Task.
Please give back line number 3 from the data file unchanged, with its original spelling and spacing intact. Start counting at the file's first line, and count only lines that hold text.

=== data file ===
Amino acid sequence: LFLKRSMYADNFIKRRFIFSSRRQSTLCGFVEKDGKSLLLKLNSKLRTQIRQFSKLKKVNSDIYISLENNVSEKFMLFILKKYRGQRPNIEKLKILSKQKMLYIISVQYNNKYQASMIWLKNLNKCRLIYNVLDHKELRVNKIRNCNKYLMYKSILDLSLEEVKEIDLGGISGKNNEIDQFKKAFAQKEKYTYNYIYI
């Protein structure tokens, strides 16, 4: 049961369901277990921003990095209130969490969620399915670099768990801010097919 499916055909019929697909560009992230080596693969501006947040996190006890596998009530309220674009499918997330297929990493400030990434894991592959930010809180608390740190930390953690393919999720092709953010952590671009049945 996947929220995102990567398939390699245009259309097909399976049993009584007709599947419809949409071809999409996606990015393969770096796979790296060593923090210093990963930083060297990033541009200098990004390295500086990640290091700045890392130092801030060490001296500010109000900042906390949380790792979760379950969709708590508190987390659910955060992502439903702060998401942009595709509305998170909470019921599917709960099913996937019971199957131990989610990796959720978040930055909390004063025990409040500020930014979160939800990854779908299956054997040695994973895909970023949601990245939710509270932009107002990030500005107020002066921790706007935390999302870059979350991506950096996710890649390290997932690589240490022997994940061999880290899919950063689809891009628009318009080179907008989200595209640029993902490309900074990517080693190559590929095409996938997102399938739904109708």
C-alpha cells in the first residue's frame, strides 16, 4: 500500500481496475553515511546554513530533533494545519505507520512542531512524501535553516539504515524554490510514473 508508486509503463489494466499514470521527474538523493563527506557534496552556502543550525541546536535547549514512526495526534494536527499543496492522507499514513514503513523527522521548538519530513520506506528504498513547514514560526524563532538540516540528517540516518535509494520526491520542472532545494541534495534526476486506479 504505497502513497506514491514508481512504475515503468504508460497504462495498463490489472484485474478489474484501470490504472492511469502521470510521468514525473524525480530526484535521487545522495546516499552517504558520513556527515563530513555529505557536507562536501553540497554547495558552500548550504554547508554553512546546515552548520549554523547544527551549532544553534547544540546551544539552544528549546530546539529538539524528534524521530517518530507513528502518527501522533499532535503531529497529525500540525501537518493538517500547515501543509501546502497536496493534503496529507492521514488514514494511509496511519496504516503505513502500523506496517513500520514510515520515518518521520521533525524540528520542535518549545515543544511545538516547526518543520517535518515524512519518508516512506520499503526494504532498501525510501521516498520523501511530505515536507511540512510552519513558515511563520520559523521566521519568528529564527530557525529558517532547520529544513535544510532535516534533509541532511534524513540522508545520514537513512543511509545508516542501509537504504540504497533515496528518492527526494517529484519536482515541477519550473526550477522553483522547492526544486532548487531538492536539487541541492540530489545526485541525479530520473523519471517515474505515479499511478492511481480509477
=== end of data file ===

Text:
C-alpha cells in the first residue's frame, strides 16, 4: 500500500481496475553515511546554513530533533494545519505507520512542531512524501535553516539504515524554490510514473 508508486509503463489494466499514470521527474538523493563527506557534496552556502543550525541546536535547549514512526495526534494536527499543496492522507499514513514503513523527522521548538519530513520506506528504498513547514514560526524563532538540516540528517540516518535509494520526491520542472532545494541534495534526476486506479 504505497502513497506514491514508481512504475515503468504508460497504462495498463490489472484485474478489474484501470490504472492511469502521470510521468514525473524525480530526484535521487545522495546516499552517504558520513556527515563530513555529505557536507562536501553540497554547495558552500548550504554547508554553512546546515552548520549554523547544527551549532544553534547544540546551544539552544528549546530546539529538539524528534524521530517518530507513528502518527501522533499532535503531529497529525500540525501537518493538517500547515501543509501546502497536496493534503496529507492521514488514514494511509496511519496504516503505513502500523506496517513500520514510515520515518518521520521533525524540528520542535518549545515543544511545538516547526518543520517535518515524512519518508516512506520499503526494504532498501525510501521516498520523501511530505515536507511540512510552519513558515511563520520559523521566521519568528529564527530557525529558517532547520529544513535544510532535516534533509541532511534524513540522508545520514537513512543511509545508516542501509537504504540504497533515496528518492527526494517529484519536482515541477519550473526550477522553483522547492526544486532548487531538492536539487541541492540530489545526485541525479530520473523519471517515474505515479499511478492511481480509477